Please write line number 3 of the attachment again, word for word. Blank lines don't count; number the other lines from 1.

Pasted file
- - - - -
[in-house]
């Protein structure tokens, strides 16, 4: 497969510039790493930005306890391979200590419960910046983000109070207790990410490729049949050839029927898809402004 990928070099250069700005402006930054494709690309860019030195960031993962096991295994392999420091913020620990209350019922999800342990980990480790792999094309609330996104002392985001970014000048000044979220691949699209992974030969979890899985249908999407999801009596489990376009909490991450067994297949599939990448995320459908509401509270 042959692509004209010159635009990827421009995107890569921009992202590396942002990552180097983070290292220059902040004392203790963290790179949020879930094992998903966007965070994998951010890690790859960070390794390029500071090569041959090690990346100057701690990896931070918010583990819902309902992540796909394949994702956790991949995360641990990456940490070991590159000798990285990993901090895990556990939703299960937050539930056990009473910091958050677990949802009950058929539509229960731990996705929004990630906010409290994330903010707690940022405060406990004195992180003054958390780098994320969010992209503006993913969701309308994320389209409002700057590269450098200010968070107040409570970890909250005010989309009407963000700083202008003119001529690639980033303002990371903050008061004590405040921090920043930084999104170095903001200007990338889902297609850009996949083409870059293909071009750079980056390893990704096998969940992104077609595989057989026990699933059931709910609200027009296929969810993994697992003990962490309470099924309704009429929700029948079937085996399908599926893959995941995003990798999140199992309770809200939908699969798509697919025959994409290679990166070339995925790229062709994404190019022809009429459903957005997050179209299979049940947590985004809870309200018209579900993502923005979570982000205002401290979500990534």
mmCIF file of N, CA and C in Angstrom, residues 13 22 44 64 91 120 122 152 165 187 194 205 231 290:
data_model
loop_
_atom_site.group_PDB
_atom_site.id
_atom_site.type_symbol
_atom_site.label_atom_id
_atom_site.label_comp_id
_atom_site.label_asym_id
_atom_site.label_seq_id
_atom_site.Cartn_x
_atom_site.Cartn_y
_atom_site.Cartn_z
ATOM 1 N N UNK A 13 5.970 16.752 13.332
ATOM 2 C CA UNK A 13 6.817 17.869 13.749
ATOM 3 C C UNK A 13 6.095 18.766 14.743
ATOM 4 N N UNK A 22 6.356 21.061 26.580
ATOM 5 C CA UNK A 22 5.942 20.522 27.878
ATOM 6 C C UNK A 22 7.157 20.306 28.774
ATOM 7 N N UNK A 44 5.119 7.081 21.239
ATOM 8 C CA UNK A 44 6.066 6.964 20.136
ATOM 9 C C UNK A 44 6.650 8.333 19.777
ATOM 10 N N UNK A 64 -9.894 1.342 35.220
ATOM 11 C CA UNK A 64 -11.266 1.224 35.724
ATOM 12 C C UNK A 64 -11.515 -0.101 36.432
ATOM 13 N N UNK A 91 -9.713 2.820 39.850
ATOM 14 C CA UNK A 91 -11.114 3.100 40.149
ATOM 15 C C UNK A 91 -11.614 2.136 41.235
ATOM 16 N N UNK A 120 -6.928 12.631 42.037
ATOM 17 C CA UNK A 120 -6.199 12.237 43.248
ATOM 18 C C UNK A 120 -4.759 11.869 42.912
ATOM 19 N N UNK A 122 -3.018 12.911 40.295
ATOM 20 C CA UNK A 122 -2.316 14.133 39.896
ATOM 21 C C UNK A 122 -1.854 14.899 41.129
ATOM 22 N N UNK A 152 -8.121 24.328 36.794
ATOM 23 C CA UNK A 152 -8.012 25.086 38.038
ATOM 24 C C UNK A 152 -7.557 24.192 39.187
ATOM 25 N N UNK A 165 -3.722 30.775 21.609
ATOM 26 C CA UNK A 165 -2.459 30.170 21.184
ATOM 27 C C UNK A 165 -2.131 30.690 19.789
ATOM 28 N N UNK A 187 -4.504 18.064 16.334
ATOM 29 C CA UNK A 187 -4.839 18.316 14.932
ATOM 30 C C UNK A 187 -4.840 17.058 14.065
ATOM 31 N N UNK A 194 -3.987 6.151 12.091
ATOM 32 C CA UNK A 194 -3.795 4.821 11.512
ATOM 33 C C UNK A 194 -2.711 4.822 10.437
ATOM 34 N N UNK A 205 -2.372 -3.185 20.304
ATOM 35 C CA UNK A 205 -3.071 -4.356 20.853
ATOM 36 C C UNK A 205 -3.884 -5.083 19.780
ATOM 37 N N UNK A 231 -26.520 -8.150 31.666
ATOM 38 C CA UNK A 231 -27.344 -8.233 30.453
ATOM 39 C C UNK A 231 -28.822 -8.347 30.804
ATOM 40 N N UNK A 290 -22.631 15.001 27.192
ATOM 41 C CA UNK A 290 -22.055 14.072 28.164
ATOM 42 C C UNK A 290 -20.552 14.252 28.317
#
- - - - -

mmCIF file of N, CA and C in Angstrom, residues 13 22 44 64 91 120 122 152 165 187 194 205 231 290: